Continence: Hand Hygiene

Caring For You

AndreaLord

Frequent hand washing is the best way to control infection risks. Continence Advisor Andrea Lord provides helpful tips about hand hygiene!

The number one infection control measure you can take for yourself and the person you support is hand washing. You need to wash your hands frequently with liquid soap or an alcohol based hand sanitiser gel. Wash your hands before and after any hands on care and after coming into contact with body fluids such as blood, urine, or bowel motions.

  1. If you have any cuts, abrasions or skin lesions, cover them completely with a waterproof dressing and change as needed or when the dressing becomes soiled. This will protect you and the person you support from infection risks. 

  2. It's a good idea to use disposable gloves for tasks involving body fluids. These are inexpensive and can be purchased from the chemist, supermarket, or specialist health suppliers. You may also want to use disposable aprons to protect your clothing.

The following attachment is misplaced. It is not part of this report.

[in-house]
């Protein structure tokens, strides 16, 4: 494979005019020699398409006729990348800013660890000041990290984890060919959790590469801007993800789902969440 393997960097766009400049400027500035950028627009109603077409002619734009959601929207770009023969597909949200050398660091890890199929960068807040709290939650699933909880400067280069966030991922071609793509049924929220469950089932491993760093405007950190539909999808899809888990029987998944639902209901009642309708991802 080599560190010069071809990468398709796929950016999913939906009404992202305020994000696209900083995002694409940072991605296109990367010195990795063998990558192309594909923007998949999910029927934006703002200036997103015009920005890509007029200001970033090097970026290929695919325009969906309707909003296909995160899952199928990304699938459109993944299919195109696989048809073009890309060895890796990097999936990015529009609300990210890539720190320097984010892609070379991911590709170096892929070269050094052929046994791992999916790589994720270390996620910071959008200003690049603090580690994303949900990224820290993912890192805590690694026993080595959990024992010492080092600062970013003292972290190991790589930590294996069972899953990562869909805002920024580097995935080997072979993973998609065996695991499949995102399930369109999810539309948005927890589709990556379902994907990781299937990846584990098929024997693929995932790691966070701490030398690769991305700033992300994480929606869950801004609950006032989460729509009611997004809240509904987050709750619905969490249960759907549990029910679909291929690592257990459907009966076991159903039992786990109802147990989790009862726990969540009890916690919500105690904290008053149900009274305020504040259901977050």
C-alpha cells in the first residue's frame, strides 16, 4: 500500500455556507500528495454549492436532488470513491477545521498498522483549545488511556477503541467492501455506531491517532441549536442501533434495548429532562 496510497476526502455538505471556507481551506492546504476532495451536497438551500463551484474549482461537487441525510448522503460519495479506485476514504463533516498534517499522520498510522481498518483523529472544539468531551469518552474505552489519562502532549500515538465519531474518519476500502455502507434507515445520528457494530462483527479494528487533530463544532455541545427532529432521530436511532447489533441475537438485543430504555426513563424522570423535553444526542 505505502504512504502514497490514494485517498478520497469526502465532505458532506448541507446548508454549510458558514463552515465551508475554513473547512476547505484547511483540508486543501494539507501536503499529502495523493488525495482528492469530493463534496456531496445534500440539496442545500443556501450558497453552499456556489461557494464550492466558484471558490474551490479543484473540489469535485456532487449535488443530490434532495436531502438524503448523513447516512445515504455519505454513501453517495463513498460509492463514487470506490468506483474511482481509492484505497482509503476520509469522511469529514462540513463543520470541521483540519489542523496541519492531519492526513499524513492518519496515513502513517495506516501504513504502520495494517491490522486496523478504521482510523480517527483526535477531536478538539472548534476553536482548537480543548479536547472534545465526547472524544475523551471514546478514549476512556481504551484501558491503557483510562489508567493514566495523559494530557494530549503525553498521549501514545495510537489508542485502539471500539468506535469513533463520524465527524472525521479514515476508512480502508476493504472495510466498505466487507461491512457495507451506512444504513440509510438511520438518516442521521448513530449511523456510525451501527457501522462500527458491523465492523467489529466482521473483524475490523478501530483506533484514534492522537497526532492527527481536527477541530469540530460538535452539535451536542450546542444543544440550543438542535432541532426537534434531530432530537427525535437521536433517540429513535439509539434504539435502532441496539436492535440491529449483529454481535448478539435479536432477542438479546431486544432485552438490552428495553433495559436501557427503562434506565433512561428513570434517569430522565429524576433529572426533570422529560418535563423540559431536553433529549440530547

3. Wet your hands with clean, running water (warm or cold) and apply soap. Rub your hands together to make a lather and scrub them well; be sure to scrub the backs of your hands, between your fingers, and under your nails. Continue rubbing your hands for at least 20 seconds. Need a timer? Hum the Happy Birthday song from beginning to end twice. Rinse your hands well under running water.

  4. Dry your hands using a clean towel or air dry them. Make sure your hands are thoroughly dry before you start any new task. Use hand cream or lotion to keep your skin supple and for protection, especially if you wash your hands often. Wash soiled linens normally. Presoak as you would any other clothing or bedding to remove stains.

Hand hygiene tips!

When to wash your hands

  • Before, during, and after preparing food

  • Before eating food

  • Before and after treating a cut or wound

  • After using the toilet

  • After changing diapers or cleaning up a child who has used the toilet

  • After blowing your nose, coughing, or sneezing

  • After touching an animal or animal waste

  • After touching rubbish

  • Encourage visitors to wash their hands by leaving a bottle of alcohol based hand sanitiser gel by the front door, which they can use when they arrive and again when they leave.

  • Don’t forget to wash the hands of the person you are caring for, or ask them to do this regularly, especially if they need to be reminded.

View our complete Managing Continence At Home 'watch and learn' series with Andrea Lord at www.youtube.com/caringathome